Sen. David Haley questioned Tuesday why legislation is needed to protect law enforcement officers from minor traffic infractions while fighting crime.

Haley, a Democrat from Kansas City, said nobody prosecutes police for such violations as parking in the median while monitoring traffic, running a red light, making a u-turn or exceeding the speed limit. Proposed legislation would grant police permission to violate the rules of the road.

"What are we doing here?" Haley said. "What is the necessity?"

In a Senate debate that led to first-round approval of the bill, Democrats suggested the broad language would grant police immunity from injuries and damage in high-speed chases.

Sen. Kevin Braun, R-Kansas City, insisted the bill "has nothing to do with police chases."

He said the legislation is intended to protect officers from giving away their identity when watching or tracking criminal activity. For instance, he said, if an officer is responding to a silent alarm at the bank, he needs to get there quickly and without signaling his arrival.

He asked Haley how he would feel if his job as a senator involved breaking the law 10 times per day.

"When we ask an officer, he or she, to risk their life on a daily basis — to perform the duties everyone in this chamber needs them to do, makes laws for them to do — for me personally, I think it’s a lot to ask to say, ‘I need you to break some laws now and then, and then to hold a different standard for other people,' " Braun said.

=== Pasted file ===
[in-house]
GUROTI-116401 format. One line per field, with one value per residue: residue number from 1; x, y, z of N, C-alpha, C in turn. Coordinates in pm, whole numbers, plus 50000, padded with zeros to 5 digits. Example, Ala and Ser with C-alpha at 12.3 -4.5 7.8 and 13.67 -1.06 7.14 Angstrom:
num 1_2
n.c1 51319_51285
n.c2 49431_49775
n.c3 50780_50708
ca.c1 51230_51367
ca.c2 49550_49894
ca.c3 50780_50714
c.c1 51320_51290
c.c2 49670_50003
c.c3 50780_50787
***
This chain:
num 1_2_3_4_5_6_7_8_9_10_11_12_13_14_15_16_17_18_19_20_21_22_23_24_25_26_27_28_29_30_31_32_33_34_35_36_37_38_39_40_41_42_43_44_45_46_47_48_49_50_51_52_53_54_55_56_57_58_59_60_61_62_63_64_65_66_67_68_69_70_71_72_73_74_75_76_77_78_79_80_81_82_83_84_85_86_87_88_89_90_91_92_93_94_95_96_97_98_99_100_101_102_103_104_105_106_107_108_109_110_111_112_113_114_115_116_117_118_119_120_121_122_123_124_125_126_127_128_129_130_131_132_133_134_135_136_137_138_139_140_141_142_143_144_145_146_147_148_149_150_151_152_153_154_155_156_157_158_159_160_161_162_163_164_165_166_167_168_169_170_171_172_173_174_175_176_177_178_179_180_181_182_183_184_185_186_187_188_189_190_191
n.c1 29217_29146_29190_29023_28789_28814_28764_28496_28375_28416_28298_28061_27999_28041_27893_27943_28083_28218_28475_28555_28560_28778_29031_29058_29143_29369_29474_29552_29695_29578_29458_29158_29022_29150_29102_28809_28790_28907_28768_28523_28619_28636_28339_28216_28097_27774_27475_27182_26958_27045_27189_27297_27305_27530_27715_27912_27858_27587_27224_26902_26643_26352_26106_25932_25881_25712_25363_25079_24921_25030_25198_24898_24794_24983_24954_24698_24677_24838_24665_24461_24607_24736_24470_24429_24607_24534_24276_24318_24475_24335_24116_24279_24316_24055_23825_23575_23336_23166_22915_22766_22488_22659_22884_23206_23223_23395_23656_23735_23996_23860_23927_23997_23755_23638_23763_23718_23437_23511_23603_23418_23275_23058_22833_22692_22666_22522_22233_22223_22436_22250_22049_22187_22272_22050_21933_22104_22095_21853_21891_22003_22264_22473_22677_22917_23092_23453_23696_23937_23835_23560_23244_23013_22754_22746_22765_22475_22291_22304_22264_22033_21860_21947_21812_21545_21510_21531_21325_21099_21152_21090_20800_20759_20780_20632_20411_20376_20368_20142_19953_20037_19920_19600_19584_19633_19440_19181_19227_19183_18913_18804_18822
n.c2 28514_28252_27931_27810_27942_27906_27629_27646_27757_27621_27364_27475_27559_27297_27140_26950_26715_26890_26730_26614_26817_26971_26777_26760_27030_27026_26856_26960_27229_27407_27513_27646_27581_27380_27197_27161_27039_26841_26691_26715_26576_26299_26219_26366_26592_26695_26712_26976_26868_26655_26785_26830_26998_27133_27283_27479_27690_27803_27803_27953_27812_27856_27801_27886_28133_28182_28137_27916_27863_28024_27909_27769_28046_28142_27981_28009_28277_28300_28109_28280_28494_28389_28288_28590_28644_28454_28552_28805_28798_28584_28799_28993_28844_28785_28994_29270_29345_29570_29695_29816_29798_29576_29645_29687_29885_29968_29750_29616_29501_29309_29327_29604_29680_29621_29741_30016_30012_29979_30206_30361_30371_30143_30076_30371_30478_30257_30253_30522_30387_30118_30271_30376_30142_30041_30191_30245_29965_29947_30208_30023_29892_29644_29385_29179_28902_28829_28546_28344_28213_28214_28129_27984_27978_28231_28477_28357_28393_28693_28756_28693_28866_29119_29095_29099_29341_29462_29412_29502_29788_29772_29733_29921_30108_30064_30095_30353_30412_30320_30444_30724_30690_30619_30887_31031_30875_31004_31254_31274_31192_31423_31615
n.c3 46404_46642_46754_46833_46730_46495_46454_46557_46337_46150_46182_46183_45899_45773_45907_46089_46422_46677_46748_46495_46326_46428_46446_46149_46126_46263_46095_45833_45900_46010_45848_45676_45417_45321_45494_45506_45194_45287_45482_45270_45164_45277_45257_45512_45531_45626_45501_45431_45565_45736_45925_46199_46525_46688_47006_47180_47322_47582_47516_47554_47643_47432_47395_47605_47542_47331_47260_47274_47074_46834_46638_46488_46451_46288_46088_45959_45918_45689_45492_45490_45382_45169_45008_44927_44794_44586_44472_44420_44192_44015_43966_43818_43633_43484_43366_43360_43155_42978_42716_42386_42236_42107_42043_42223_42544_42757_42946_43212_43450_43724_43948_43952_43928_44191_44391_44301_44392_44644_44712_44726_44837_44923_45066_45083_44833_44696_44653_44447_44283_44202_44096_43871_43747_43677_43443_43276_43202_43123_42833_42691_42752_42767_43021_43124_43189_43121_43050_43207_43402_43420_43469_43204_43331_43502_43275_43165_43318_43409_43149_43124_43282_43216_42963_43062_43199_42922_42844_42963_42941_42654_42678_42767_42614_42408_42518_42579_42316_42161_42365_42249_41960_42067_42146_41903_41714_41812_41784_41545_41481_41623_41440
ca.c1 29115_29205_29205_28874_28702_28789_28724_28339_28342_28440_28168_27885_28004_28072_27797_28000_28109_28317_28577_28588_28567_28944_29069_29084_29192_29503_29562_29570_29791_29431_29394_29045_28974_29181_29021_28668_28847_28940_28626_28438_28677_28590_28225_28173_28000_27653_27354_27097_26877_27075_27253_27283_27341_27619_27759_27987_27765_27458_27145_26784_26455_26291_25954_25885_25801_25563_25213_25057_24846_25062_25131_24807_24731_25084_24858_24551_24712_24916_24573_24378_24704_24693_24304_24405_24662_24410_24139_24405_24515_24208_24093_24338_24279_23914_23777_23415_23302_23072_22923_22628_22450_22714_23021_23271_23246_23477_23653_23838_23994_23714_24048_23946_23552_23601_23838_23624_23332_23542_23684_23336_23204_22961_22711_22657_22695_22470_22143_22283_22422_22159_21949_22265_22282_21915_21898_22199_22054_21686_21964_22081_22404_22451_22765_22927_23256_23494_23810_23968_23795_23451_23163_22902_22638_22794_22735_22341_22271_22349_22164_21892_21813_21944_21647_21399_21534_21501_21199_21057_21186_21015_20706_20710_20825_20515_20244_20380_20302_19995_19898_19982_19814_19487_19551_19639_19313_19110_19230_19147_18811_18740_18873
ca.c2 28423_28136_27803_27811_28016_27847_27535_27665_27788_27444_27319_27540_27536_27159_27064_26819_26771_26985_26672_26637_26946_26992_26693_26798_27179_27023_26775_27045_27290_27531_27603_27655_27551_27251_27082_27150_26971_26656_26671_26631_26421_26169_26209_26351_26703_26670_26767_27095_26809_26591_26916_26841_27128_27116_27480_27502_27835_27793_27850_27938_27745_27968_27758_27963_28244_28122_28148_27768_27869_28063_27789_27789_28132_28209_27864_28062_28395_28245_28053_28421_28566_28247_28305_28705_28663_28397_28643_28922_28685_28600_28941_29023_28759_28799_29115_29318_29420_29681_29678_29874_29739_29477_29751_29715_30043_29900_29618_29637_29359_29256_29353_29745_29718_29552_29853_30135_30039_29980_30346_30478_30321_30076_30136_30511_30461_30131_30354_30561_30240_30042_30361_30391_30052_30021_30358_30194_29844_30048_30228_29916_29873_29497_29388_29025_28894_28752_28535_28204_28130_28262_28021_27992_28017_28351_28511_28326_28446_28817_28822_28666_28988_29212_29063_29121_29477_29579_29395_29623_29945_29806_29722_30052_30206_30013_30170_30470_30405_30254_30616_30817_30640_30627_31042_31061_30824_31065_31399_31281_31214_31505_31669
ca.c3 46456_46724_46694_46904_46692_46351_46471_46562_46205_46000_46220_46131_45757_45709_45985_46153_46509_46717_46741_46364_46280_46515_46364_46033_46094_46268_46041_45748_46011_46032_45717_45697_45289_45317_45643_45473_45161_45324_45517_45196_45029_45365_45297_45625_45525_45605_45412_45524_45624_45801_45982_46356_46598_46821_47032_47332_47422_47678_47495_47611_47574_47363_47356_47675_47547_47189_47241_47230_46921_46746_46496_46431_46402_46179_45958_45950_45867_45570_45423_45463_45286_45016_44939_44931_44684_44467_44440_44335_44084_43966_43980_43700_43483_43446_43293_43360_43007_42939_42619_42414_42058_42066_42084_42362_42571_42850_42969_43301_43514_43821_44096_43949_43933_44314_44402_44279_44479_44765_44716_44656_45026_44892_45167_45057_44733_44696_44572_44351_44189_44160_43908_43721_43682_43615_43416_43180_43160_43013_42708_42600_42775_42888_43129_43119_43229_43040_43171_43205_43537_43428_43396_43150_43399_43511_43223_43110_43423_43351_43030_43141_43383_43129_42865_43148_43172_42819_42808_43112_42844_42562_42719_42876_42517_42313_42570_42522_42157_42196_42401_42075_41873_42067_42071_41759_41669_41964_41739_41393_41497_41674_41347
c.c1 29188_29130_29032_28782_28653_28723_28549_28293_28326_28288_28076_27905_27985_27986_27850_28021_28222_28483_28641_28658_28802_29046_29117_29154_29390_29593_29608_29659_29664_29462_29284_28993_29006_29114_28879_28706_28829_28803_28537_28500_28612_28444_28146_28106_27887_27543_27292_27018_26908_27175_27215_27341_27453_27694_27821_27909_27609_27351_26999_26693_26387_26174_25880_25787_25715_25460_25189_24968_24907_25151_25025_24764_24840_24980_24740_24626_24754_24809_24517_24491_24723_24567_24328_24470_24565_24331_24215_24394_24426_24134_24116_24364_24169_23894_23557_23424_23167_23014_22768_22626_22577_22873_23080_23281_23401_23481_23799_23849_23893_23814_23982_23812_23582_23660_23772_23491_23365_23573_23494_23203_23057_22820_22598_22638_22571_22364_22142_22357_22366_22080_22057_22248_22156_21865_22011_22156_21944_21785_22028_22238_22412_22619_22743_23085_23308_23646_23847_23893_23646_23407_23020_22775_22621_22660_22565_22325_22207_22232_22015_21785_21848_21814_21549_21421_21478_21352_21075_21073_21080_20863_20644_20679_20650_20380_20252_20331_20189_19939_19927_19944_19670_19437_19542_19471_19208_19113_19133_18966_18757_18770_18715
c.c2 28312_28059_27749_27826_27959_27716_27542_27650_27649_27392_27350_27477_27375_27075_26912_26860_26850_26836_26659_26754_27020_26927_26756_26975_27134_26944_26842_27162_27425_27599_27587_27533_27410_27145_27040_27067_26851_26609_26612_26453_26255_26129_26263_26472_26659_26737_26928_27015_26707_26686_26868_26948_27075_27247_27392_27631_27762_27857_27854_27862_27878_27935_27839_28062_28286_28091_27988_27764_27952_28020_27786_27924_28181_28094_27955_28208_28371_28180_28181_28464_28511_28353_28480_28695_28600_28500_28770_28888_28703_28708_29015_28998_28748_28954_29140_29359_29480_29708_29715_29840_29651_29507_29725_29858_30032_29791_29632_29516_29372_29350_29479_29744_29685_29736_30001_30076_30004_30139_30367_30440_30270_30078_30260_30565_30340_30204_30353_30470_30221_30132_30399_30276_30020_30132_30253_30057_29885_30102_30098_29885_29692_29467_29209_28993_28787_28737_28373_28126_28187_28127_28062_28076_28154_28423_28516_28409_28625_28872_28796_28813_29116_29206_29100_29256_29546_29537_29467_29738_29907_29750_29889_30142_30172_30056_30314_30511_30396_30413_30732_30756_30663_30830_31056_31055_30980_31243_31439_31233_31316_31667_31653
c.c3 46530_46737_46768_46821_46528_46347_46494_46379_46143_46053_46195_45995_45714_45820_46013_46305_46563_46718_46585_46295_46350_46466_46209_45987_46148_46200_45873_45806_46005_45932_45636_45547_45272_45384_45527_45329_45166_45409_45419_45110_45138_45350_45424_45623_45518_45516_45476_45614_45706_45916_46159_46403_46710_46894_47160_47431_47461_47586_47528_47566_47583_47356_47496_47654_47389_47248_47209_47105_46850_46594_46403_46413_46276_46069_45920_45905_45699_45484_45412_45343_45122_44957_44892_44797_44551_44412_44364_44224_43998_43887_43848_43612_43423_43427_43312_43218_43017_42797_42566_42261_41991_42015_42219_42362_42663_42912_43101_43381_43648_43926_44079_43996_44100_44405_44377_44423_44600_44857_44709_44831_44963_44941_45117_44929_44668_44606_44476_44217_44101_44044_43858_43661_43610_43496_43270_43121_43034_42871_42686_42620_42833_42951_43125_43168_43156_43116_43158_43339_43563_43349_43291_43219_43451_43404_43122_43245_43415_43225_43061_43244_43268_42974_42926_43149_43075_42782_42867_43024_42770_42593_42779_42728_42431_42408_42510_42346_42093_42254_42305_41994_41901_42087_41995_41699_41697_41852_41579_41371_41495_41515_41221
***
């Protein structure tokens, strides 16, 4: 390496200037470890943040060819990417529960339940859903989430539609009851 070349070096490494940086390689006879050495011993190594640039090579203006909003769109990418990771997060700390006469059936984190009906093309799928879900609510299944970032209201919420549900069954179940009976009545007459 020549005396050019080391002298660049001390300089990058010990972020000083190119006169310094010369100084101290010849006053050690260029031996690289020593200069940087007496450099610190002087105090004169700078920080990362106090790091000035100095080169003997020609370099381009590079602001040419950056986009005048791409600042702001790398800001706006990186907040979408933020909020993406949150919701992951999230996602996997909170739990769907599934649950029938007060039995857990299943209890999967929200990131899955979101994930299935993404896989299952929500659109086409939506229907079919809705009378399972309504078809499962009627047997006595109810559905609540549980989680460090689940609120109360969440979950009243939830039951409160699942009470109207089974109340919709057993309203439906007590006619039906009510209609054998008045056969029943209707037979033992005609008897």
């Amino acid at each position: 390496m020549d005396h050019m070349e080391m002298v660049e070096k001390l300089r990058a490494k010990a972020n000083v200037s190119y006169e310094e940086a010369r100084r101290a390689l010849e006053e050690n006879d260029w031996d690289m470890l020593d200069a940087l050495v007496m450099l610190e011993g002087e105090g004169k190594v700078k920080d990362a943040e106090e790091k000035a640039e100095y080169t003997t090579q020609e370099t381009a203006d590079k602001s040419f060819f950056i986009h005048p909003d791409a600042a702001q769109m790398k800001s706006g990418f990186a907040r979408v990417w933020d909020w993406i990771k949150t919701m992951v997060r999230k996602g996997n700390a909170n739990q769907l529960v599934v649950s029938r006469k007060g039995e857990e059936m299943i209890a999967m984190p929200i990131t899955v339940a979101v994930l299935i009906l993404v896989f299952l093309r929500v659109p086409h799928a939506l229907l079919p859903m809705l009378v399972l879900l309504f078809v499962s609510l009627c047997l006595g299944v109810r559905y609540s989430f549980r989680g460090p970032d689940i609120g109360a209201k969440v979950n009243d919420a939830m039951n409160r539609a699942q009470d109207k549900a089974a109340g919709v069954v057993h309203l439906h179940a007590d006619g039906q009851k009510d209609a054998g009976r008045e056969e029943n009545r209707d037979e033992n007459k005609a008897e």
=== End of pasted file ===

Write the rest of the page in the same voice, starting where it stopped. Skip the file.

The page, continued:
Sen. Pat Pettey, D-Kansas City, introduced an amendment that would require officers to use lights, siren and caution when speeding in pursuit of a suspect.

"What should be of most concern is the safety of our residents," Pettey said.

She and Haley referenced a recent traffic fatality in Kansas City in which a woman was killed in an intersection by a car that was being pursued by an officer who didn't turn on his lights.

“We're not going to take the law enforcement through prosecution for that," Haley said. "That never happens. It shouldn’t, really. But I think there should be some designation that (Petty's amendment) is indeed necessary for public safety.”

After the amendment failed on a 29-9 vote, Haley said the bill "provides the cover, if you will, for things that happen that just make me cringe."